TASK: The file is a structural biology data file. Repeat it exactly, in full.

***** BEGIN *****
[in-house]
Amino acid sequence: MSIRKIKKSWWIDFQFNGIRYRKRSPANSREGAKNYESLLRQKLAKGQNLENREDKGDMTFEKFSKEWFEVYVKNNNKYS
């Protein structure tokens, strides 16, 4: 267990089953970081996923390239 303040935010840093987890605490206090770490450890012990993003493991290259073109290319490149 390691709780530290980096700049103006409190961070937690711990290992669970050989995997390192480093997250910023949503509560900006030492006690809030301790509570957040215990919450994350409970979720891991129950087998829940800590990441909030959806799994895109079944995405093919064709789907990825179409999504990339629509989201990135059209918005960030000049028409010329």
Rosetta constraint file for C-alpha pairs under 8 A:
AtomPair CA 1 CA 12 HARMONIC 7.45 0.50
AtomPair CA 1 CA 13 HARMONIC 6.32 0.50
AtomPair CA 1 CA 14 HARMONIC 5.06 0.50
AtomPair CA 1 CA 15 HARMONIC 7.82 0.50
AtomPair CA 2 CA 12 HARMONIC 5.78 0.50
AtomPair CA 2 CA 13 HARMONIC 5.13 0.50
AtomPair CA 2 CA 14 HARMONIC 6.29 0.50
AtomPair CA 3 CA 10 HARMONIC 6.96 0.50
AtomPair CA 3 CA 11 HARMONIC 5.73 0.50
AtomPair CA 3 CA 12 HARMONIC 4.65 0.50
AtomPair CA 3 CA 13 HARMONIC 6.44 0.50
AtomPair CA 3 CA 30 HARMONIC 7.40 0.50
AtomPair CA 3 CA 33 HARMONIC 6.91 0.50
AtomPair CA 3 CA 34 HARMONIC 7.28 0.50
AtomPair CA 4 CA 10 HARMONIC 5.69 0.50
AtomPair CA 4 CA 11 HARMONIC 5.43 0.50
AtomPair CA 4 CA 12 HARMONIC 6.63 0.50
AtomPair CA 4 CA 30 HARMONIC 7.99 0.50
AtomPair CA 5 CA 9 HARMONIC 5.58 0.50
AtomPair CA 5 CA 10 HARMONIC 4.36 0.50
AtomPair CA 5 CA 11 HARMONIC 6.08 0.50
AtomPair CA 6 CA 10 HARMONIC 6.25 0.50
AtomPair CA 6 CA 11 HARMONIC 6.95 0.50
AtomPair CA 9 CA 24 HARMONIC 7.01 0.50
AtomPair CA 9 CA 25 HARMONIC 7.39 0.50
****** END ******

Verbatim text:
[in-house]
Amino acid sequence: MSIRKIKKSWWIDFQFNGIRYRKRSPANSREGAKNYESLLRQKLAKGQNLENREDKGDMTFEKFSKEWFEVYVKNNNKYS
């Protein structure tokens, strides 16, 4: 267990089953970081996923390239 303040935010840093987890605490206090770490450890012990993003493991290259073109290319490149 390691709780530290980096700049103006409190961070937690711990290992669970050989995997390192480093997250910023949503509560900006030492006690809030301790509570957040215990919450994350409970979720891991129950087998829940800590990441909030959806799994895109079944995405093919064709789907990825179409999504990339629509989201990135059209918005960030000049028409010329």
Rosetta constraint file for C-alpha pairs under 8 A:
AtomPair CA 1 CA 12 HARMONIC 7.45 0.50
AtomPair CA 1 CA 13 HARMONIC 6.32 0.50
AtomPair CA 1 CA 14 HARMONIC 5.06 0.50
AtomPair CA 1 CA 15 HARMONIC 7.82 0.50
AtomPair CA 2 CA 12 HARMONIC 5.78 0.50
AtomPair CA 2 CA 13 HARMONIC 5.13 0.50
AtomPair CA 2 CA 14 HARMONIC 6.29 0.50
AtomPair CA 3 CA 10 HARMONIC 6.96 0.50
AtomPair CA 3 CA 11 HARMONIC 5.73 0.50
AtomPair CA 3 CA 12 HARMONIC 4.65 0.50
AtomPair CA 3 CA 13 HARMONIC 6.44 0.50
AtomPair CA 3 CA 30 HARMONIC 7.40 0.50
AtomPair CA 3 CA 33 HARMONIC 6.91 0.50
AtomPair CA 3 CA 34 HARMONIC 7.28 0.50
AtomPair CA 4 CA 10 HARMONIC 5.69 0.50
AtomPair CA 4 CA 11 HARMONIC 5.43 0.50
AtomPair CA 4 CA 12 HARMONIC 6.63 0.50
AtomPair CA 4 CA 30 HARMONIC 7.99 0.50
AtomPair CA 5 CA 9 HARMONIC 5.58 0.50
AtomPair CA 5 CA 10 HARMONIC 4.36 0.50
AtomPair CA 5 CA 11 HARMONIC 6.08 0.50
AtomPair CA 6 CA 10 HARMONIC 6.25 0.50
AtomPair CA 6 CA 11 HARMONIC 6.95 0.50
AtomPair CA 9 CA 24 HARMONIC 7.01 0.50
AtomPair CA 9 CA 25 HARMONIC 7.39 0.50